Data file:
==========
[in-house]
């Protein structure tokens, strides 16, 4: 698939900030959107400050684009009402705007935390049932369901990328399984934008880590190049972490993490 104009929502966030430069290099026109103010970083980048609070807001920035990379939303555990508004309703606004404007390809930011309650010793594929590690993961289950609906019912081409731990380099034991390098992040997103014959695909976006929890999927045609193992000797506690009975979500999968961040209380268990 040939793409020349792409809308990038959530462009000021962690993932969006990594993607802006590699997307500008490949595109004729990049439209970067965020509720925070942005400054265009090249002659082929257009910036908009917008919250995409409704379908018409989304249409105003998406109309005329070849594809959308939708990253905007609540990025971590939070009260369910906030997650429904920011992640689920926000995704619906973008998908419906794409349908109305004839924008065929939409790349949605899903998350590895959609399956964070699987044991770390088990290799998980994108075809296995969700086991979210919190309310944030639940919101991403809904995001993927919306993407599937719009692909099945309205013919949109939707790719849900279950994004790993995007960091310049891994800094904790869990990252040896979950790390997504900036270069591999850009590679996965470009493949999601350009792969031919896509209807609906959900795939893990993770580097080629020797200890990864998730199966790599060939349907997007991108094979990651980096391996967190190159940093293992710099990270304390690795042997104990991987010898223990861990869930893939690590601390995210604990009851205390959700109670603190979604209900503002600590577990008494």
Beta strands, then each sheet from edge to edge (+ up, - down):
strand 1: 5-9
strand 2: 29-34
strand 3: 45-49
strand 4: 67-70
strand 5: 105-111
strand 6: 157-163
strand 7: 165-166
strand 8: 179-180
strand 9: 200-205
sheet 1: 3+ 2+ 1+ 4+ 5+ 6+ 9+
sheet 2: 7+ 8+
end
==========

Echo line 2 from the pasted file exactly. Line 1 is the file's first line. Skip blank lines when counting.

């Protein structure tokens, strides 16, 4: 698939900030959107400050684009009402705007935390049932369901990328399984934008880590190049972490993490 104009929502966030430069290099026109103010970083980048609070807001920035990379939303555990508004309703606004404007390809930011309650010793594929590690993961289950609906019912081409731990380099034991390098992040997103014959695909976006929890999927045609193992000797506690009975979500999968961040209380268990 040939793409020349792409809308990038959530462009000021962690993932969006990594993607802006590699997307500008490949595109004729990049439209970067965020509720925070942005400054265009090249002659082929257009910036908009917008919250995409409704379908018409989304249409105003998406109309005329070849594809959308939708990253905007609540990025971590939070009260369910906030997650429904920011992640689920926000995704619906973008998908419906794409349908109305004839924008065929939409790349949605899903998350590895959609399956964070699987044991770390088990290799998980994108075809296995969700086991979210919190309310944030639940919101991403809904995001993927919306993407599937719009692909099945309205013919949109939707790719849900279950994004790993995007960091310049891994800094904790869990990252040896979950790390997504900036270069591999850009590679996965470009493949999601350009792969031919896509209807609906959900795939893990993770580097080629020797200890990864998730199966790599060939349907997007991108094979990651980096391996967190190159940093293992710099990270304390690795042997104990991987010898223990861990869930893939690590601390995210604990009851205390959700109670603190979604209900503002600590577990008494």